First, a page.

The issue of hidden agenda in new policies has made the America society very sensitive whenever new policies are enacted. In this new proposed policy, there are no hidden agendas. The aim is to eliminate any previous policies that have been seen to favor a section of the society at the expense of others. To promote fairness and respect among the stakeholders, everyone should be seen to benefit from their own efforts. No one shall have undue advantage over others. All the public universities should admit students based on their preferences and academic qualifications. Laws should be put in place to ensure that private institutions do not engage in discriminatory practices when selecting their students. They should be seen to be fair and must use specific criteria that are not discriminatory in nature in their admissions.

People who Will Advocate for the Policy and Those who are Likely to Be in Opposition

It is expected that a section of the society may support this new policy while others may be opposed to it. Since the emergency of the concept of affirmative action, the Whites who form the majority of people in this country have complained that their positions are taken by the minorities with lesser qualifications compared to their simple because of the need to balance the number of students admitted at some of the top universities in the country. They are more likely to support this policy that emphasizes on the use of merit when admitting students. There will be no quota systems in the admissions. The colleges will solely base their admission on the application of the students and their academic qualifications. A few members of the society, in fact a small fraction of the minorities, may be opposed to this new policy. They may consider it a leeway for the majority to take over positions that had been previous preserved for them. In this new system, they will have to understand that admission into colleges is based on nothing but academic excellence. They will have to embrace the new concept where no one is considered special based on race, religion, social class or any other demographical factors.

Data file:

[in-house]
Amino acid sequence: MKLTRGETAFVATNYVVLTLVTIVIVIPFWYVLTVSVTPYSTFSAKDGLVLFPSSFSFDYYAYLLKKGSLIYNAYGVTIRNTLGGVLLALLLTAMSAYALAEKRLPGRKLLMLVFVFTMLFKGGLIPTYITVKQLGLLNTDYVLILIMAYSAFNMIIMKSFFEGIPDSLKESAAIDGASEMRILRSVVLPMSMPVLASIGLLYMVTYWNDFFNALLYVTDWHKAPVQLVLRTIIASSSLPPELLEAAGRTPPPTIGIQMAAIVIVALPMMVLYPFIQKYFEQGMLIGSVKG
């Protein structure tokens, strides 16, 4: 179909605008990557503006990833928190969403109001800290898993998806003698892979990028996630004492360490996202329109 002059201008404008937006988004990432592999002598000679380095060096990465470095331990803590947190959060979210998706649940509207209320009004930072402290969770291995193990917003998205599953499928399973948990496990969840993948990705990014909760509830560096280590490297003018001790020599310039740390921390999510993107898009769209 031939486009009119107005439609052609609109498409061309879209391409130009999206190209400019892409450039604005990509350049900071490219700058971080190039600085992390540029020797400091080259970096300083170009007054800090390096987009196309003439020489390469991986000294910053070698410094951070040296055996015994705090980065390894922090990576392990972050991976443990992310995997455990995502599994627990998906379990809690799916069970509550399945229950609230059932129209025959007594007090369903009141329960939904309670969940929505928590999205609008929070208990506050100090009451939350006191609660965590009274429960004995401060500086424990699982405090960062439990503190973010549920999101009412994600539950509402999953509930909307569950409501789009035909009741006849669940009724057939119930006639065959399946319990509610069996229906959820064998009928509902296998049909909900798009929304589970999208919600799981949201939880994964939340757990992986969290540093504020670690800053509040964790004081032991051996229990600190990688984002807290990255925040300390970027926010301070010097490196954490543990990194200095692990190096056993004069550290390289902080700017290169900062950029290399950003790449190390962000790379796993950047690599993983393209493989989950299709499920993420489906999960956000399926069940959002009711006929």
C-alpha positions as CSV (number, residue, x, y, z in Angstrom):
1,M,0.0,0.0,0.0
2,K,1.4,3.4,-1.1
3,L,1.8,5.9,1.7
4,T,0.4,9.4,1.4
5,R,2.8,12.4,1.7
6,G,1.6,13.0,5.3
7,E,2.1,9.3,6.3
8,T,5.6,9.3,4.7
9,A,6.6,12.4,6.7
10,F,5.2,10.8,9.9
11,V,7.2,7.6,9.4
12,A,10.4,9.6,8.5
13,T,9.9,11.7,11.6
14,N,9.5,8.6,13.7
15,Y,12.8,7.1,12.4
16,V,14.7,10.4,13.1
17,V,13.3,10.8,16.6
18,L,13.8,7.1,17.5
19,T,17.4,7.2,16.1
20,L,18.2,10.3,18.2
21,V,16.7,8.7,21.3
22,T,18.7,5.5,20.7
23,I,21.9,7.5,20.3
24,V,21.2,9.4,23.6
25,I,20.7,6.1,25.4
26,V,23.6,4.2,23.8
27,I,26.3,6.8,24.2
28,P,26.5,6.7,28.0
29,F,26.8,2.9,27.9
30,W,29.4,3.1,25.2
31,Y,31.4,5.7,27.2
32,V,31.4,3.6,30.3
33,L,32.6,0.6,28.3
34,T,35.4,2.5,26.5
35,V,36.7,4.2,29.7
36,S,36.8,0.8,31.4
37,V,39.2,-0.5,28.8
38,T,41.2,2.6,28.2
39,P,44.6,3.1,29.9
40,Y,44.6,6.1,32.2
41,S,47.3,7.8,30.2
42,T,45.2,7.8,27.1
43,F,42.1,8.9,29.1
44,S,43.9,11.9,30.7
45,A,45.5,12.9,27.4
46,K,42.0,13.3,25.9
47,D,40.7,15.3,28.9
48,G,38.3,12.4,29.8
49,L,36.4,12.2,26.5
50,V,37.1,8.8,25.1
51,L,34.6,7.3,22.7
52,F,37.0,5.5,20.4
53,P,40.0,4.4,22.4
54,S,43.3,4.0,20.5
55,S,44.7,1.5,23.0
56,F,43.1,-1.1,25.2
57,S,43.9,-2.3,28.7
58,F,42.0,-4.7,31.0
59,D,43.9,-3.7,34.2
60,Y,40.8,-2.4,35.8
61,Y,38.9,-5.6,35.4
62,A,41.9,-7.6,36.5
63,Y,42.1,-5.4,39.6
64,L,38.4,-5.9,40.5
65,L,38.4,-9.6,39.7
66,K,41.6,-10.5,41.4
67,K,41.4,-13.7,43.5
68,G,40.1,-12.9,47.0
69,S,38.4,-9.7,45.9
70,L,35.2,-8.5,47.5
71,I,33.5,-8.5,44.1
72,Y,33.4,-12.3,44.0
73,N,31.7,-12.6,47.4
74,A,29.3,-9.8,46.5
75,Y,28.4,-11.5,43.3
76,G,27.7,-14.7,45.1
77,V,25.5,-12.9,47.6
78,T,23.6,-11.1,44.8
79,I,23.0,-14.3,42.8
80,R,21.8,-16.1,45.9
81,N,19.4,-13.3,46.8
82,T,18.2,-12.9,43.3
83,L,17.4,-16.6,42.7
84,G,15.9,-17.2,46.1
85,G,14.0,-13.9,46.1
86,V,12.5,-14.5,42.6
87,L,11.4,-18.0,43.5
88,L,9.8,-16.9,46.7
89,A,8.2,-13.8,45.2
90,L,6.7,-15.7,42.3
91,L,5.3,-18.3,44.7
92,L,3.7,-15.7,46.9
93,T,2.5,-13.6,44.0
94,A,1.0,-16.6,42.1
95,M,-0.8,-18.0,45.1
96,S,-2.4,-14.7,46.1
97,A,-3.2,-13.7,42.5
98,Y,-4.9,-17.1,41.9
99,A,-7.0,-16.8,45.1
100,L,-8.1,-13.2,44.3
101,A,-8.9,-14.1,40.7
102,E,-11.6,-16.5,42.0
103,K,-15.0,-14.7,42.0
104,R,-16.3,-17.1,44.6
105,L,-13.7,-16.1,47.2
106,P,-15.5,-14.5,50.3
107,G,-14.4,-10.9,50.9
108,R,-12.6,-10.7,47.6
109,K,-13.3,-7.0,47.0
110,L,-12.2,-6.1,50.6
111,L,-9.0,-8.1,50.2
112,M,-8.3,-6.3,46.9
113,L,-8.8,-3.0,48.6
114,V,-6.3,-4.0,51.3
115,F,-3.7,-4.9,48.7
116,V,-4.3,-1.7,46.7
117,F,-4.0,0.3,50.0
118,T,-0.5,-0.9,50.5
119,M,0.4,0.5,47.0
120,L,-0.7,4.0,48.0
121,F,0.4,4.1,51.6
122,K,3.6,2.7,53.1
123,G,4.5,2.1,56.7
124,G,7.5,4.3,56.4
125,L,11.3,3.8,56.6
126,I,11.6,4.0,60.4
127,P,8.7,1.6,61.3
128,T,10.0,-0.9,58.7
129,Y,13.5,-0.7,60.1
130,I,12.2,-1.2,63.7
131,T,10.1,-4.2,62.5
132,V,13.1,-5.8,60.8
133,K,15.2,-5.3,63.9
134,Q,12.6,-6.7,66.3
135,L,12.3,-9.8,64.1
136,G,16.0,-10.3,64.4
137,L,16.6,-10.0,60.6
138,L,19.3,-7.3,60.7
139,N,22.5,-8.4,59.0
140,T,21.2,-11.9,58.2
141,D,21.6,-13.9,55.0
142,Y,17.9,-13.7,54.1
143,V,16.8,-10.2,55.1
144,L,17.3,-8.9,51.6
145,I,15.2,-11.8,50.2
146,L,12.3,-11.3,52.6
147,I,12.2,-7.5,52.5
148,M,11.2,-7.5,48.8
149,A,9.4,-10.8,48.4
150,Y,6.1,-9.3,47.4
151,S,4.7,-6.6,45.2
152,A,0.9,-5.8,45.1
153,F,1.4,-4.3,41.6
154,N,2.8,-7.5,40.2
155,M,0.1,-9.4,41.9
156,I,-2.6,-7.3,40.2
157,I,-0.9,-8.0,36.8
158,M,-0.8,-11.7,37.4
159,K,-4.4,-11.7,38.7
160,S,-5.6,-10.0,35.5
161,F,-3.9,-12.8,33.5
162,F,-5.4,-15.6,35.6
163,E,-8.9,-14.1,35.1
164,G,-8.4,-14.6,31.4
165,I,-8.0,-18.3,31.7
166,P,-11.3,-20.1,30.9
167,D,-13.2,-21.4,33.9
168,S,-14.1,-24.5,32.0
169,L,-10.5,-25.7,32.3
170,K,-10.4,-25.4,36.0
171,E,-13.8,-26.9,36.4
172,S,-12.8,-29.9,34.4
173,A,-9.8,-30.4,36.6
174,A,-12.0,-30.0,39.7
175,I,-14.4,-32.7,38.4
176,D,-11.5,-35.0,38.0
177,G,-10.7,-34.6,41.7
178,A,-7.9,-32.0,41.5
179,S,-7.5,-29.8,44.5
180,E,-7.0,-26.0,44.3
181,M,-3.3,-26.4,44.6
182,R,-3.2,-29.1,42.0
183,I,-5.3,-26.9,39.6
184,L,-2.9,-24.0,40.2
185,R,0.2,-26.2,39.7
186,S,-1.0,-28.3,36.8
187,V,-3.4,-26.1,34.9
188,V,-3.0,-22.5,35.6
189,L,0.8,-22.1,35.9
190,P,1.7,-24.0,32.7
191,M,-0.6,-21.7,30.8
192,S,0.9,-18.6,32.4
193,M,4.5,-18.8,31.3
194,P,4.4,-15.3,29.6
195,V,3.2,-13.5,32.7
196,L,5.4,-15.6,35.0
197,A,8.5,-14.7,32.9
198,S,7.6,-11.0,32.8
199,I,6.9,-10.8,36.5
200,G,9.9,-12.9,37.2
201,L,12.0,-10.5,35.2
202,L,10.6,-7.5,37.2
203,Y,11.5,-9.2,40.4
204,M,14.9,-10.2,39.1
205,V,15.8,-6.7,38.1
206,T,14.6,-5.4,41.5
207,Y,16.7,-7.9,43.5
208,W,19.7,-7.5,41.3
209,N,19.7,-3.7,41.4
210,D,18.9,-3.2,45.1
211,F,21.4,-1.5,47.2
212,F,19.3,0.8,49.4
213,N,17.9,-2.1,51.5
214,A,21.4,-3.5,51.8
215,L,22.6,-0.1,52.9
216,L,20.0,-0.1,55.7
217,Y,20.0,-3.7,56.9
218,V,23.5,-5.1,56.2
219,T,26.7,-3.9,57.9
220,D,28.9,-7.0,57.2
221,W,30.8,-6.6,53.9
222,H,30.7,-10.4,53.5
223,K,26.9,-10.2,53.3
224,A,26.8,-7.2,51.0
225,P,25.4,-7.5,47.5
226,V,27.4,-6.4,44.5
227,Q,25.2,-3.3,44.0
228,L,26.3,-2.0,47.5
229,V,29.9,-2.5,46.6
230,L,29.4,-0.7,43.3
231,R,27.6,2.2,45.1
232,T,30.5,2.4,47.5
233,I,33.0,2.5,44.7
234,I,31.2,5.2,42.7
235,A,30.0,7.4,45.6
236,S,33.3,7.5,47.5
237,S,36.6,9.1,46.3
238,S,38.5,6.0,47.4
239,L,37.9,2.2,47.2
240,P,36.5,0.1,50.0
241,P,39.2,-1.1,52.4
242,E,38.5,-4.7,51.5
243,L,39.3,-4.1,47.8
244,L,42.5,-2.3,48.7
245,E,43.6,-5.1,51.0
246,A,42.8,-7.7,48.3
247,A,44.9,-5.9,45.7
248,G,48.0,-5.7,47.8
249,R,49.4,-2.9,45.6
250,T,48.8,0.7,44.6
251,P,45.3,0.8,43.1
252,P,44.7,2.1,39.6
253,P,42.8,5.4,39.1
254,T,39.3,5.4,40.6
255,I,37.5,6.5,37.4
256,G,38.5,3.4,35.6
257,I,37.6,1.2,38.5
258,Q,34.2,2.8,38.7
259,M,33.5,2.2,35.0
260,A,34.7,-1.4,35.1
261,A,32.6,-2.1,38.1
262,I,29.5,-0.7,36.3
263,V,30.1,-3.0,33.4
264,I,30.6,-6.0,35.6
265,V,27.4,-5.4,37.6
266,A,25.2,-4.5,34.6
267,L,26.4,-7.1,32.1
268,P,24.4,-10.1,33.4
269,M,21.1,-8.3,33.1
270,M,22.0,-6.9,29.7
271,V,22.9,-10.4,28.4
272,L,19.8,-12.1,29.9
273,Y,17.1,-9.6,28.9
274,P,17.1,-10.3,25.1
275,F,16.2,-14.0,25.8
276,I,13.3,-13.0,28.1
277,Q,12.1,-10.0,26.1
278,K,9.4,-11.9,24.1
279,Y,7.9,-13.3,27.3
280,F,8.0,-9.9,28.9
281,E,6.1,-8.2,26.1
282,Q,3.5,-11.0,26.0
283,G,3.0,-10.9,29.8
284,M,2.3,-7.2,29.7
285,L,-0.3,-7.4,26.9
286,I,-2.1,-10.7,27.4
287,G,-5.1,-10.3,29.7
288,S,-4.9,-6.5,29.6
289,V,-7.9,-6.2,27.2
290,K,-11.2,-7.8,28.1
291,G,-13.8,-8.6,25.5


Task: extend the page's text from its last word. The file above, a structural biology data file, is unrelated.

Social Programs Being Implemented as a Result of the Policy

The American society is already implementing programs that are in line with this policy. For instance, a ruling in Michigan court held that affirmative action cannot be achieved in a democratic space in terms of representation in the parliament. The most basic principle of democracy is a rule by the people. People are allowed to elect their leaders to hold various posts. If affirmative actions were to be upheld, then it would mean the minorities will have to be considered in special ways to ensure that they are among the elected leaders. This may involve giving them direct nomination, a move that may be seen to be unfair to the majority. In institutions of higher learning, most of the top colleges are now giving emphasis to the academic excellence of their applicants when admitting their students.